The use of decorative type, as so beautifully realised in work by the likes of Alex Trochut, Si Scott and Marian Bantjes, has been gathering momentum for some time, but seemed to reach critical mass over the past 12 months. What’s behind it all? One theory being advanced is the influence of Herb Lubalin, the American art director and designer who died in 1981.
Lubalin’s work has been made accessible to a new generation via showcases on websites such as Design & Typo (typogabor.com) and on various Flickr streams but, for the real thing, devotees head down to the Cooper Union’s Herb Lubalin Study Center of Design and Typography in New York. The Study Center (founded in 1985 by the cu and friends of the designer) has a core collection that includes an extensive archive of Lubalin’s work dating from 1950–1980. In September, it moved to an extended space in the CU’s new building (more on this on our website).
Curator (and designer) Mike Essl marked the occasion in November by staging Lubalin Now, an exhibition of the work of 23 designers and typographers who either directly reference the work of Lubalin, or, as he says, “share a kind of formal kinship” with the great man. “Over the last few years I began to notice an increased use of the Lubalin and Carnese typeface Avant Garde,” says Essl of the thinking behind the show. “I also became aware of the work of Justin Thomas Kay, a designer who freely references the work of Lubalin. From there the idea began to snowball as I continued to see references to Lubalin in advertisements, on television, and in design work that I found on websites like fffound, Flickr, and Behance.”
Kay, who designed the logotype for the exhibition and also has work in the show, says that he became interested in Lubalin in college. “I had a professor who saw my background in illustration as well as my obsession with learning as much as I possibly could about working with type. He gave me a copy of the ‘blue Lubalin bible’ [Gertrude Snyder’s Herb Lubalin: Art Director, Graphic Designer and Typographer, published in 1985] and I became immediately enthralled with the way Lubalin made type speak as the main illustrated element in his work,” he says. “I love his ability to take chances in then-modern typographic convention for the sake of his own vision of what typography could be.”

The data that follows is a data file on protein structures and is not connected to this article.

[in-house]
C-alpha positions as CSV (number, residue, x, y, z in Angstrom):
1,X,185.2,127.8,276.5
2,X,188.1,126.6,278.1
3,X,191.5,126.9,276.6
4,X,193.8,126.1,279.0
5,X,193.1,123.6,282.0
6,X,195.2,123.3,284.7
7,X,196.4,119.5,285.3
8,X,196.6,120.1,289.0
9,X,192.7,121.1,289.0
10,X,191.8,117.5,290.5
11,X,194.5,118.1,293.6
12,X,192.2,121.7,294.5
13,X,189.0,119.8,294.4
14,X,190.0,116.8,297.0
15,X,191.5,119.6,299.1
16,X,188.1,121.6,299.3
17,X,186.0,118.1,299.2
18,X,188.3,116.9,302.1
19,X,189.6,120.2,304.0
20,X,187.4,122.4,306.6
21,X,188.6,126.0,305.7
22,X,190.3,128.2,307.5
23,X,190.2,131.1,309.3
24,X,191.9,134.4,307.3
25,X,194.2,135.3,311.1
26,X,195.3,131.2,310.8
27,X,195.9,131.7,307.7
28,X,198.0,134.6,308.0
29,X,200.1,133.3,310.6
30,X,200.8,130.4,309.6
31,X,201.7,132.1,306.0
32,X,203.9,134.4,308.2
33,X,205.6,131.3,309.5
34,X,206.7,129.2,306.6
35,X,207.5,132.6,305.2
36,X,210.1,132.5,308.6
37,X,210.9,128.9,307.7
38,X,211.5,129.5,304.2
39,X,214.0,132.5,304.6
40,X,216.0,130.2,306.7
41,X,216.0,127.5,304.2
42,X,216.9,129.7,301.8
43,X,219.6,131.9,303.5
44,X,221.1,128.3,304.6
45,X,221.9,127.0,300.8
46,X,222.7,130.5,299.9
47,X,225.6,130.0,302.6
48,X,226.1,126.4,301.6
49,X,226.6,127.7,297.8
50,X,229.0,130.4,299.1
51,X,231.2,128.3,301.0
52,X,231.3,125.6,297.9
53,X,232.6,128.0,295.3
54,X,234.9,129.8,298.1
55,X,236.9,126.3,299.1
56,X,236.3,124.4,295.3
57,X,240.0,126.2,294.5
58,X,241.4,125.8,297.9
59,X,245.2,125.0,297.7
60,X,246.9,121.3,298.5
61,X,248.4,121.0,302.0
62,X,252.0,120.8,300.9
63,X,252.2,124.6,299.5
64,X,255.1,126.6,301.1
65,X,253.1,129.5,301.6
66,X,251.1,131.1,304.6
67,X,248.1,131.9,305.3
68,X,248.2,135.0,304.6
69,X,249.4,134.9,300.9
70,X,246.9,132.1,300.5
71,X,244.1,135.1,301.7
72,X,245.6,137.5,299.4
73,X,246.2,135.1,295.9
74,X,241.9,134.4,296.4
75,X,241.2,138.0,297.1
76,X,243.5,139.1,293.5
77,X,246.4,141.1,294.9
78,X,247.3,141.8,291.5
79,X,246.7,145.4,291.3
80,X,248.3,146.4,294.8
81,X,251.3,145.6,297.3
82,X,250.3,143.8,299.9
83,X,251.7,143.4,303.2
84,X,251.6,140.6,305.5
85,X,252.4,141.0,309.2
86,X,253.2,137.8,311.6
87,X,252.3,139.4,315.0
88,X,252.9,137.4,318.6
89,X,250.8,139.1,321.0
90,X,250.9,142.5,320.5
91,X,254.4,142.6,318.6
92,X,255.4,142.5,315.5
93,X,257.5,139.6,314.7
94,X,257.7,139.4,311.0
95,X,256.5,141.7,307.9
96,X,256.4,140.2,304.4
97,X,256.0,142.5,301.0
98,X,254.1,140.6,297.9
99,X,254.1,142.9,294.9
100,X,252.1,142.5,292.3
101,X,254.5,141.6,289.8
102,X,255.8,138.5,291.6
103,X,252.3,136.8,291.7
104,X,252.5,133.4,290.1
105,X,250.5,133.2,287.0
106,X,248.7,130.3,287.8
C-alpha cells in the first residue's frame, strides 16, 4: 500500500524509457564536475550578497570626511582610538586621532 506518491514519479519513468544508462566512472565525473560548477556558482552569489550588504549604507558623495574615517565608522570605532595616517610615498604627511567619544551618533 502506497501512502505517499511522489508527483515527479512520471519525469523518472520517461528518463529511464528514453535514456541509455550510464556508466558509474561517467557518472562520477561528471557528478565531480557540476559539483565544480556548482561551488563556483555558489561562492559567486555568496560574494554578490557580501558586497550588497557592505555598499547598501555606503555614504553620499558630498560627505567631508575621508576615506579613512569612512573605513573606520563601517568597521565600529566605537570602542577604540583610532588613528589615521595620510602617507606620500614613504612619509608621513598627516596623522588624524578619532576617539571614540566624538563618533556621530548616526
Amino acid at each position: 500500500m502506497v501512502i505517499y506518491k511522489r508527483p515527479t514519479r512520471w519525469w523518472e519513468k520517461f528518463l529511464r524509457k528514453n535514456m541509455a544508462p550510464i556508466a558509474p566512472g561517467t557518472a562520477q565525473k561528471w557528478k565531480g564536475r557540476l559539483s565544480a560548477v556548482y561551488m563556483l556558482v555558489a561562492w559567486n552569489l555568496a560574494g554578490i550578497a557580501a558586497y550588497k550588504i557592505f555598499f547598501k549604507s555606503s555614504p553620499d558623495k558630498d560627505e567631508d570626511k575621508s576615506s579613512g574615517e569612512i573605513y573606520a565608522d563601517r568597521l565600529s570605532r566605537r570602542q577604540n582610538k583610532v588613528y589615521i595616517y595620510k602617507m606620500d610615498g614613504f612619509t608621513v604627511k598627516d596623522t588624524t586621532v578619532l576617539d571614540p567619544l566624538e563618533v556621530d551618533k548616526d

Why is Lubalin such an influence today? Perhaps the answer lies in the origins of his work. Lubalin was reacting against the conformity of the 60s. In a famous essay in u&lc magazine in 1998, design writer Steven Heller wrote that “like the 60s itself, type was ready to explode off the page and into the popular culture” and Lubalin was the man to light the fuse. He was a rebel, a rulebreaker. Those today who are searching for an antidote to the watered down versions of Modernism that pass for ‘good design’ have found the perfect role model.
Lubalin Now, featuring the work of 23 contemporary designers alongside Lubalin originals, is at The Cooper Union, NYC, until Dec 8. lubalincenter.cooper.edu